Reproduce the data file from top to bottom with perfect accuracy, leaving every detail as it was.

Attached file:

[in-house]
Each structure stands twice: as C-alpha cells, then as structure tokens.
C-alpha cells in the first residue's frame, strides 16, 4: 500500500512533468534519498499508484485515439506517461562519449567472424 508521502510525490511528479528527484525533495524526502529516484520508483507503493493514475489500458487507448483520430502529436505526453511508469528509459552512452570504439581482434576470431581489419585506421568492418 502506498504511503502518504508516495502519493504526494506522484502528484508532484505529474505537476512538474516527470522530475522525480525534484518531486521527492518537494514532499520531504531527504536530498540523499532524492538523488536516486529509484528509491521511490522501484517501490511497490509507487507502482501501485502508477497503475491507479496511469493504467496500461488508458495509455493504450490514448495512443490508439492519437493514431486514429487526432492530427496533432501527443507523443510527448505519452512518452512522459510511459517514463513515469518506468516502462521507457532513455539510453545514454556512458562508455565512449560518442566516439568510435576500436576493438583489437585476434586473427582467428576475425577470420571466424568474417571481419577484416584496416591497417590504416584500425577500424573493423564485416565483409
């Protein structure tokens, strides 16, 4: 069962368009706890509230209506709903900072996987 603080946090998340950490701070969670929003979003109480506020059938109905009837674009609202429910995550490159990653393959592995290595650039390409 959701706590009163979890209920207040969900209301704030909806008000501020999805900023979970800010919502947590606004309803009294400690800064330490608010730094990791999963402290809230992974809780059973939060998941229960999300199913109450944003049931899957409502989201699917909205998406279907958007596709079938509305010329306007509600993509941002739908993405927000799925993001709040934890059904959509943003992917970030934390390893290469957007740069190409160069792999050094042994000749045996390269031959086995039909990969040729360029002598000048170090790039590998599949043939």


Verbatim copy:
[in-house]
Each structure stands twice: as C-alpha cells, then as structure tokens.
C-alpha cells in the first residue's frame, strides 16, 4: 500500500512533468534519498499508484485515439506517461562519449567472424 508521502510525490511528479528527484525533495524526502529516484520508483507503493493514475489500458487507448483520430502529436505526453511508469528509459552512452570504439581482434576470431581489419585506421568492418 502506498504511503502518504508516495502519493504526494506522484502528484508532484505529474505537476512538474516527470522530475522525480525534484518531486521527492518537494514532499520531504531527504536530498540523499532524492538523488536516486529509484528509491521511490522501484517501490511497490509507487507502482501501485502508477497503475491507479496511469493504467496500461488508458495509455493504450490514448495512443490508439492519437493514431486514429487526432492530427496533432501527443507523443510527448505519452512518452512522459510511459517514463513515469518506468516502462521507457532513455539510453545514454556512458562508455565512449560518442566516439568510435576500436576493438583489437585476434586473427582467428576475425577470420571466424568474417571481419577484416584496416591497417590504416584500425577500424573493423564485416565483409
């Protein structure tokens, strides 16, 4: 069962368009706890509230209506709903900072996987 603080946090998340950490701070969670929003979003109480506020059938109905009837674009609202429910995550490159990653393959592995290595650039390409 959701706590009163979890209920207040969900209301704030909806008000501020999805900023979970800010919502947590606004309803009294400690800064330490608010730094990791999963402290809230992974809780059973939060998941229960999300199913109450944003049931899957409502989201699917909205998406279907958007596709079938509305010329306007509600993509941002739908993405927000799925993001709040934890059904959509943003992917970030934390390893290469957007740069190409160069792999050094042994000749045996390269031959086995039909990969040729360029002598000048170090790039590998599949043939």